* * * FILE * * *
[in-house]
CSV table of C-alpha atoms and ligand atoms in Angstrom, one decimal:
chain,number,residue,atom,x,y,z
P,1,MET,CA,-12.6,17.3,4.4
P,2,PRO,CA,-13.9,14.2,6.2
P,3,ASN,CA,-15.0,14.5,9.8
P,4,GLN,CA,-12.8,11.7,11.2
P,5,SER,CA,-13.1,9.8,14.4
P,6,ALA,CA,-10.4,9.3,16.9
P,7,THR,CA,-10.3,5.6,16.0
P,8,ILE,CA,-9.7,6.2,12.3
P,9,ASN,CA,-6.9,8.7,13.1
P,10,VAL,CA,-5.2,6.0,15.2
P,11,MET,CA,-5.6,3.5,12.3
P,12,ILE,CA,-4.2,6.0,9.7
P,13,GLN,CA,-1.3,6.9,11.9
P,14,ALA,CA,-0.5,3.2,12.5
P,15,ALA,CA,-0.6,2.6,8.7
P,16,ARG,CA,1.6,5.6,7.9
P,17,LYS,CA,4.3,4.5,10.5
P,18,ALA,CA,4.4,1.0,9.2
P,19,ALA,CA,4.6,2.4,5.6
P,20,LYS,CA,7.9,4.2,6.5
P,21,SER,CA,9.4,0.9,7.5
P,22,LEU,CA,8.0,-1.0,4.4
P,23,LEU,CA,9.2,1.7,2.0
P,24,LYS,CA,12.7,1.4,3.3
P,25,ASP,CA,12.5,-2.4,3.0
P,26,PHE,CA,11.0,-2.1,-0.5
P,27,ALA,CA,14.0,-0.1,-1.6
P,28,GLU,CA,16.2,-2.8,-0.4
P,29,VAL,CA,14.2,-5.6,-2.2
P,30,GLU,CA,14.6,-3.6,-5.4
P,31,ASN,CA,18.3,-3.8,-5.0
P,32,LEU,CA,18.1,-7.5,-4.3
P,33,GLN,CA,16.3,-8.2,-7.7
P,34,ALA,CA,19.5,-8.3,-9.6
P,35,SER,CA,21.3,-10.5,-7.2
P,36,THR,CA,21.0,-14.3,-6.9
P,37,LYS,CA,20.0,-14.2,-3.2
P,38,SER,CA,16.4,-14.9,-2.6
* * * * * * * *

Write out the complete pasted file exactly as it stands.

[in-house]
CSV table of C-alpha atoms and ligand atoms in Angstrom, one decimal:
chain,number,residue,atom,x,y,z
P,1,MET,CA,-12.6,17.3,4.4
P,2,PRO,CA,-13.9,14.2,6.2
P,3,ASN,CA,-15.0,14.5,9.8
P,4,GLN,CA,-12.8,11.7,11.2
P,5,SER,CA,-13.1,9.8,14.4
P,6,ALA,CA,-10.4,9.3,16.9
P,7,THR,CA,-10.3,5.6,16.0
P,8,ILE,CA,-9.7,6.2,12.3
P,9,ASN,CA,-6.9,8.7,13.1
P,10,VAL,CA,-5.2,6.0,15.2
P,11,MET,CA,-5.6,3.5,12.3
P,12,ILE,CA,-4.2,6.0,9.7
P,13,GLN,CA,-1.3,6.9,11.9
P,14,ALA,CA,-0.5,3.2,12.5
P,15,ALA,CA,-0.6,2.6,8.7
P,16,ARG,CA,1.6,5.6,7.9
P,17,LYS,CA,4.3,4.5,10.5
P,18,ALA,CA,4.4,1.0,9.2
P,19,ALA,CA,4.6,2.4,5.6
P,20,LYS,CA,7.9,4.2,6.5
P,21,SER,CA,9.4,0.9,7.5
P,22,LEU,CA,8.0,-1.0,4.4
P,23,LEU,CA,9.2,1.7,2.0
P,24,LYS,CA,12.7,1.4,3.3
P,25,ASP,CA,12.5,-2.4,3.0
P,26,PHE,CA,11.0,-2.1,-0.5
P,27,ALA,CA,14.0,-0.1,-1.6
P,28,GLU,CA,16.2,-2.8,-0.4
P,29,VAL,CA,14.2,-5.6,-2.2
P,30,GLU,CA,14.6,-3.6,-5.4
P,31,ASN,CA,18.3,-3.8,-5.0
P,32,LEU,CA,18.1,-7.5,-4.3
P,33,GLN,CA,16.3,-8.2,-7.7
P,34,ALA,CA,19.5,-8.3,-9.6
P,35,SER,CA,21.3,-10.5,-7.2
P,36,THR,CA,21.0,-14.3,-6.9
P,37,LYS,CA,20.0,-14.2,-3.2
P,38,SER,CA,16.4,-14.9,-2.6